Women are important in peace processes

Giving representatives from the entire community a voice in the peace and reconciliation process is essential to achieve long-term peace. In most cases however, half of the population are excluded from this process.

ar is no longer simply about soldiers in trenches. War also kills, cripples and destroys the lives of a large pro- portion of the civilian population W – both men and women. Generally it is the men who go into battle while the women are left to ensure that society and its functions continue to operate. But traditional gender roles during war also become obvious when it’s time for peace negotiations: men go to the negotiating table while women stay home. The statistics from peace processes give a clear picture: 92,4 percent of participants in peace negotiations and 97,5 percent of signatories to peace agreements are men, Recipients of the 2011: Tawakkul Karman, Ellen Johnson according to Unifem (2010). Sirleaf and . Photo: Martin von Krogh Peace agreements not only mean the end of the war but they also lay the foundation for reconstruction and the future. When women are excluded from peace proces- Although conflicts adversely affect both sexes in ses, the new society is constructed without the benefit of equal measure, women are excluded when it is time half of the population’s knowledge. And since the peace to negotiate the peace. Often with the argument agreement often forms the basis of the new Constitution, that it is the warring parties who need to agree. women’s rights might not be taken into account.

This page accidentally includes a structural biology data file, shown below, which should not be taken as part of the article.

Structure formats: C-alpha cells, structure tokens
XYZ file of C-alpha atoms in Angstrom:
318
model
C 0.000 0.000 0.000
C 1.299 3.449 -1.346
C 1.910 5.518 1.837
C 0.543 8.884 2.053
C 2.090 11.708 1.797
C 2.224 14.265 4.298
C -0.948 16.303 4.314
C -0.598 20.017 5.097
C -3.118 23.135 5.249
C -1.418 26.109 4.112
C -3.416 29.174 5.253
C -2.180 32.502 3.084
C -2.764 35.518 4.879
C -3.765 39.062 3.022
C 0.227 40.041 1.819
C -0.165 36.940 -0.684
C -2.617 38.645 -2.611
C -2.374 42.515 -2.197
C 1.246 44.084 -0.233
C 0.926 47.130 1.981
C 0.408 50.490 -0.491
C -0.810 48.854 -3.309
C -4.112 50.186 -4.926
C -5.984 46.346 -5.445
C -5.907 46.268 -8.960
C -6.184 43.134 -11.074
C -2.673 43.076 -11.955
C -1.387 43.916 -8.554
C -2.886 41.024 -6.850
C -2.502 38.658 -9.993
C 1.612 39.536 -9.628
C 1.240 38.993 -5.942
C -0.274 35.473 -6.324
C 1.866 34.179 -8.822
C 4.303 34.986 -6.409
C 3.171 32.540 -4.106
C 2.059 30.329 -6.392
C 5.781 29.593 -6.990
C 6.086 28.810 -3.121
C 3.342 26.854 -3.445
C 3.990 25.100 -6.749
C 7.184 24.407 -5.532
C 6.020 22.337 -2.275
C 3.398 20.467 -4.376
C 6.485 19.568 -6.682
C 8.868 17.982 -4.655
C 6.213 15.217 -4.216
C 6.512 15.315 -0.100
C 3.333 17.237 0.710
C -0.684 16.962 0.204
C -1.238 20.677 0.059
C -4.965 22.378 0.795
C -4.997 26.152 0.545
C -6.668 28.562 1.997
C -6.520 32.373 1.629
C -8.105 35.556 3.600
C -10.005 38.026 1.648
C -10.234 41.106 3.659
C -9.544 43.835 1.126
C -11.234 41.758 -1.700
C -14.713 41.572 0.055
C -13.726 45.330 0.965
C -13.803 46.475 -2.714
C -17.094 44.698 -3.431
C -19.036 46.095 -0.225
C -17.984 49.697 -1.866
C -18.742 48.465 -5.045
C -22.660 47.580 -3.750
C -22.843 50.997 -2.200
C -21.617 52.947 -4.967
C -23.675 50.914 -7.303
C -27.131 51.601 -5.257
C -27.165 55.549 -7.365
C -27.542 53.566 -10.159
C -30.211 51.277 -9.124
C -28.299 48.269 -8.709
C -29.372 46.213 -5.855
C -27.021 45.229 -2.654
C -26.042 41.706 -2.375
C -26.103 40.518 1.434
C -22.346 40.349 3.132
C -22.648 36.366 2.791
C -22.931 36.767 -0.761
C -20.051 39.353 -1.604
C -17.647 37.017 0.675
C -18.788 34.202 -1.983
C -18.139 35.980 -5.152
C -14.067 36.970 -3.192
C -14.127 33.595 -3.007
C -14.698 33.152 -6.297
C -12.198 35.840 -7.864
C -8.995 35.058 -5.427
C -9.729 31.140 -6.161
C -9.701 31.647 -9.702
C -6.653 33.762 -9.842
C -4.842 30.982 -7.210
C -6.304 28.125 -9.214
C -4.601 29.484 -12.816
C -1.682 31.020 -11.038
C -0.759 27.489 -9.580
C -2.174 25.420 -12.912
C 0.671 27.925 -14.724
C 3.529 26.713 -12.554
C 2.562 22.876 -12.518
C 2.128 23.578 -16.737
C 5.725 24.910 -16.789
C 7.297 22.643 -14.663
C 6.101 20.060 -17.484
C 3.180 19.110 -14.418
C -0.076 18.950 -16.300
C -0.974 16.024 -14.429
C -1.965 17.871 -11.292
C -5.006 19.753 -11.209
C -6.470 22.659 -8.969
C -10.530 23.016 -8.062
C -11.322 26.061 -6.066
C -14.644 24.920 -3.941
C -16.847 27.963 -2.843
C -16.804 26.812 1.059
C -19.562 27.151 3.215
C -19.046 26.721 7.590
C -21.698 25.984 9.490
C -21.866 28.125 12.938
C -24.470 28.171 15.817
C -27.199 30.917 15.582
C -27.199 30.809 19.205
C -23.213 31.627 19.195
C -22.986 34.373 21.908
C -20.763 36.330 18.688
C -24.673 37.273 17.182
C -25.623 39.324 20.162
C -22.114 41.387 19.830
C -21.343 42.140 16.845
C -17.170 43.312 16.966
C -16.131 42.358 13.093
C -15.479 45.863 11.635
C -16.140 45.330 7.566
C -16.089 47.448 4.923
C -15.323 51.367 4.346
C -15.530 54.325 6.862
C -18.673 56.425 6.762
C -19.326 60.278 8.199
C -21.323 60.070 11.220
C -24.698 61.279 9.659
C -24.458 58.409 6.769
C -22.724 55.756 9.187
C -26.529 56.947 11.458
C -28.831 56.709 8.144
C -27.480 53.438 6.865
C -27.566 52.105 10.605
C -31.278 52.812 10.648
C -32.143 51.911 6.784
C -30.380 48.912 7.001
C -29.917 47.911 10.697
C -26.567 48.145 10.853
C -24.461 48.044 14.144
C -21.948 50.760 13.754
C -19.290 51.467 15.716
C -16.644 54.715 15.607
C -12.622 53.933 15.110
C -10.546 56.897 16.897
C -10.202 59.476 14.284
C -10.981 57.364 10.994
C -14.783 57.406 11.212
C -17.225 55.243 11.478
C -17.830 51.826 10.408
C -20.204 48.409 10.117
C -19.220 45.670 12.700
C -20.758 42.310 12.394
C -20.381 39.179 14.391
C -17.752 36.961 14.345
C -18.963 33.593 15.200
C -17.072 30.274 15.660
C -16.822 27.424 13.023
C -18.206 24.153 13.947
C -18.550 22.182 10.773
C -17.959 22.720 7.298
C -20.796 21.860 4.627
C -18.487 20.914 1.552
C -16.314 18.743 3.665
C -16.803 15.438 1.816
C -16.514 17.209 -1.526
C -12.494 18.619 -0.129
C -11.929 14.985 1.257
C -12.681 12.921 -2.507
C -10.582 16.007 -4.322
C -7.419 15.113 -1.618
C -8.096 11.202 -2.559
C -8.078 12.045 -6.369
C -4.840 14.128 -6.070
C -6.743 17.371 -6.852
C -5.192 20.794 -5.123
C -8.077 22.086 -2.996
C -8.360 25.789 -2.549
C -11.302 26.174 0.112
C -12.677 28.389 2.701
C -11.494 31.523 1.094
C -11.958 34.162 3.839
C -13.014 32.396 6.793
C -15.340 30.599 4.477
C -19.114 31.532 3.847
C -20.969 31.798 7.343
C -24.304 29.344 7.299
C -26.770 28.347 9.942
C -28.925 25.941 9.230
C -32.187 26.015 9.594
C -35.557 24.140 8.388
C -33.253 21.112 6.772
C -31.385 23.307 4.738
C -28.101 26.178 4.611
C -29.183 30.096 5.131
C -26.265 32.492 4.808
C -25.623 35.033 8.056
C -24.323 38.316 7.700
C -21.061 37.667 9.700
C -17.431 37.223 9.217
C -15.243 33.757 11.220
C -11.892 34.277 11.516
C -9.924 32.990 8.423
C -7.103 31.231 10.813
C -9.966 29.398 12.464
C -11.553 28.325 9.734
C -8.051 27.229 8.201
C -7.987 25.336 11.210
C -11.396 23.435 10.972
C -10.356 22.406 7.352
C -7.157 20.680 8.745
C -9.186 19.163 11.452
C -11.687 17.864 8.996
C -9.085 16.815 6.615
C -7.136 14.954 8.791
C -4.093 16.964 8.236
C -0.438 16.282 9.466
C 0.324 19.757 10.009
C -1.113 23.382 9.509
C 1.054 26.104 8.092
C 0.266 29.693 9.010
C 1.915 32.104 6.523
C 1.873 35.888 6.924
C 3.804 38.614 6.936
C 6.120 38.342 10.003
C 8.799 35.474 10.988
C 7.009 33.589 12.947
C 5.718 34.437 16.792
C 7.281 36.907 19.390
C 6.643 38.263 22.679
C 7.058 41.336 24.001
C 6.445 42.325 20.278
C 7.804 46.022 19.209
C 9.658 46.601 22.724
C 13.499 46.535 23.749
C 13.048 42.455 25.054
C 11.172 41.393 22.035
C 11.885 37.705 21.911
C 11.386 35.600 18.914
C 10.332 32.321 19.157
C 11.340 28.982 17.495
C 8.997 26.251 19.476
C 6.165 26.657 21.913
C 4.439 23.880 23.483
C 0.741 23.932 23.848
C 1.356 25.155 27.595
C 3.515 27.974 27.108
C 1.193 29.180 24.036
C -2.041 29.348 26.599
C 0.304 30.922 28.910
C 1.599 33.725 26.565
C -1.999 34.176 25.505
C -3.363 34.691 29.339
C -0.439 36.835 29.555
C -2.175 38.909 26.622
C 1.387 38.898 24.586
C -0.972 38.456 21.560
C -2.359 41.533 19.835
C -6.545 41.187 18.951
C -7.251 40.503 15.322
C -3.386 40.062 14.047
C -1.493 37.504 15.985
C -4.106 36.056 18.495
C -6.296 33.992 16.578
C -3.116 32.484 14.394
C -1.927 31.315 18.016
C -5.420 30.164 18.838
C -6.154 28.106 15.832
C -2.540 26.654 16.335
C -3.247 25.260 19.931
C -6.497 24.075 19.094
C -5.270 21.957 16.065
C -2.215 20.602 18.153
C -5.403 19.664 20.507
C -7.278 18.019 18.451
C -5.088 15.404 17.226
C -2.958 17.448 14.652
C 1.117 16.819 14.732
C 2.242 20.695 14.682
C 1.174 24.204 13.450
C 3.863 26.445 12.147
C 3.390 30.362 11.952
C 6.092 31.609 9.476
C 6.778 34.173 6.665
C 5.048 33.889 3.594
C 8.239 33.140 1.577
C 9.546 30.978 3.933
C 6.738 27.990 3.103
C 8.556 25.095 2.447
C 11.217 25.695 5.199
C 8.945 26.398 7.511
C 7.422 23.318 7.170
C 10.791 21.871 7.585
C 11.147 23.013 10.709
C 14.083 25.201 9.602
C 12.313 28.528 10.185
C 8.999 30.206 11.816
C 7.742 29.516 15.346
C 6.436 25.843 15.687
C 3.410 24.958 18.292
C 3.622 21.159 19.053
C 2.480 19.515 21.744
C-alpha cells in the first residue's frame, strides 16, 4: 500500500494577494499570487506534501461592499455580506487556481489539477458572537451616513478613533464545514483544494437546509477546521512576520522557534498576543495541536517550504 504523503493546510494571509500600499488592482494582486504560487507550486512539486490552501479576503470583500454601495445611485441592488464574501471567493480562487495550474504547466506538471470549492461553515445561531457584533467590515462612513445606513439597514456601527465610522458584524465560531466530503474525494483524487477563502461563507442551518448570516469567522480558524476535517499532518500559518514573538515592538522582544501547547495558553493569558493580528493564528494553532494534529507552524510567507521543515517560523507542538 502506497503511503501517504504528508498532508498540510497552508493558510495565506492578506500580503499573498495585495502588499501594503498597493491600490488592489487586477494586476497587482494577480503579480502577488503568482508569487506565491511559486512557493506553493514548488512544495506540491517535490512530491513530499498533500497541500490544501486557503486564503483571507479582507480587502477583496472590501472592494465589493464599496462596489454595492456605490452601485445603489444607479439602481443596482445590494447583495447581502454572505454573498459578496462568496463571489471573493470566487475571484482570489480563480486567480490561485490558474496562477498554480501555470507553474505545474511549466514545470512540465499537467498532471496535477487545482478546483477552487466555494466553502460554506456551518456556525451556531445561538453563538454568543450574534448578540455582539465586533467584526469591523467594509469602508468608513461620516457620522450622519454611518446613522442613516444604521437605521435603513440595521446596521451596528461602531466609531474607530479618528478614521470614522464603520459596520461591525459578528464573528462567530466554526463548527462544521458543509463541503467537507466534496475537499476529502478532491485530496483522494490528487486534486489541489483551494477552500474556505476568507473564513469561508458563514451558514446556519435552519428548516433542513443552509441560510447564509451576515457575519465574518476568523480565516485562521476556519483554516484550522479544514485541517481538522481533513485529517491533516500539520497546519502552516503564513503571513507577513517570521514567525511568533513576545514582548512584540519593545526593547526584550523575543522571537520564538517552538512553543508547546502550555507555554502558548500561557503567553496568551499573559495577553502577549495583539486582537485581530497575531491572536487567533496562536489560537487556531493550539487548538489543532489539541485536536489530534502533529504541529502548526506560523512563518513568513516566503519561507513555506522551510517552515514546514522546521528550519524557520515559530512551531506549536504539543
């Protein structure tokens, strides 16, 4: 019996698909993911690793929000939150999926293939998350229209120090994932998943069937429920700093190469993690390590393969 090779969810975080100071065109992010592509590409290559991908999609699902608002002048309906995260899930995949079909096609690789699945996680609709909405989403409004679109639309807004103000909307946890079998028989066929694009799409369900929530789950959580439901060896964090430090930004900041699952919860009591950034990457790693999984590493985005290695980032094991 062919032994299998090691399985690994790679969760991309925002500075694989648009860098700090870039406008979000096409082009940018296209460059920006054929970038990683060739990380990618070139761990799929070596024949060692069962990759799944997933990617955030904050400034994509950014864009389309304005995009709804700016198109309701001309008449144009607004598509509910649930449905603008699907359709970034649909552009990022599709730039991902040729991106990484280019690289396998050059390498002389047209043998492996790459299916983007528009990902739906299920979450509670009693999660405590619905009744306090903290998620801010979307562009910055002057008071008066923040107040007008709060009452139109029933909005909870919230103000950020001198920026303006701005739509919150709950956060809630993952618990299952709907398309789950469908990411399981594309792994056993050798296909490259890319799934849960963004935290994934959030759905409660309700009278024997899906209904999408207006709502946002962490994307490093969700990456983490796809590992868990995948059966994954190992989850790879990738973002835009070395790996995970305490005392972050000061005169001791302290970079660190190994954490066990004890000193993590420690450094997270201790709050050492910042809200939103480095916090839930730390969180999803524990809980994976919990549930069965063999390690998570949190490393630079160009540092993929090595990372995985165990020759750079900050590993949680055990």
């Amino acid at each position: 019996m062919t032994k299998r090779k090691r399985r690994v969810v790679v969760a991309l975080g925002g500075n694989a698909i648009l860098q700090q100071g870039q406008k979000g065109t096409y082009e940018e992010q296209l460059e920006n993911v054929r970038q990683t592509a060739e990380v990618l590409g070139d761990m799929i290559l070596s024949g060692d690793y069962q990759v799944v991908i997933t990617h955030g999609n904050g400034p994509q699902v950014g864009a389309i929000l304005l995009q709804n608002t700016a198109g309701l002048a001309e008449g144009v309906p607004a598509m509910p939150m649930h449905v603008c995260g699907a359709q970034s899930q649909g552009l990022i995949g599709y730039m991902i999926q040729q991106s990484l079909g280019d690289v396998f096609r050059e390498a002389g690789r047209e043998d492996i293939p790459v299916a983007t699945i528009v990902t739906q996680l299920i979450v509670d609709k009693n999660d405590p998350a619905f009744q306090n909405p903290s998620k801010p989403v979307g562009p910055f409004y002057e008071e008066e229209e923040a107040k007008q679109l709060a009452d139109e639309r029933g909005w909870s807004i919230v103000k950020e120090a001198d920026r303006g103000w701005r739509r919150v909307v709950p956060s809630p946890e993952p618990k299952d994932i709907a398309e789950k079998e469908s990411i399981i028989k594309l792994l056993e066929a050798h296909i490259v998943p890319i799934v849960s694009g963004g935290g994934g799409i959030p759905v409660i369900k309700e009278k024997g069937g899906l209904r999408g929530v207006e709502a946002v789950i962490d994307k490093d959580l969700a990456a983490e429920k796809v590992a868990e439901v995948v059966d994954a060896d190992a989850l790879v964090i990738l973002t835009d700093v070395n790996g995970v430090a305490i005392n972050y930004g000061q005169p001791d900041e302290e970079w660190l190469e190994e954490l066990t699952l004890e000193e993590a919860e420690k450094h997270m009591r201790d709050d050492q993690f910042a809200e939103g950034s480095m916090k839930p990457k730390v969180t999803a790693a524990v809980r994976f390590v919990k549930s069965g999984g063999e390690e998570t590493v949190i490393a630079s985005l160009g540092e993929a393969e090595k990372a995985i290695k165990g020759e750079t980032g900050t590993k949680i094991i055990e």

Patriarchal values Whether affected by conflict or not, many societies are marked by traditional and patriarchal values, which pro- Human rights abuses and test that women are not capable of sharing in power and decision-making. Women are excluded from politics in inequality between different a variety of different ways: they are threatened, slande- social groups are two power- red, ridiculed and ignored. On the other side, men often ful factors that fuel armed conflict.” One do not perceive their own oppression or they choose to ignore the power structures that have been established key message of the ’s World over many generations. Development Report 2011.

This fact sheet has been produced with the financial assistance of the Kvinna till Kvinna ©2012 EU. The contents are the sole responsibility of Kvinna till Kvinna and can under no circumstances be regarded as reflecting the position of the EU. 97,5

97,5 percent of all signatories to peace agreements are men, and 92,4 percent of all participants in peace nego- tiations are men. (Unifem, 2010)

What is UNSC Resolution 1325? In 2000, the UN Security Council adopted Reso lution 1325. It deals with women’s rights and- participation as actors in peace processes. Women’s participation in peace negotiations are now on the Security Council’s policy agenda.

In Montenegro it is difficult for women to make their voices heard. But women’s organisations are challenging the prevailing norms through different manifestations. Photo: The Kvinna till Kvinna Foundation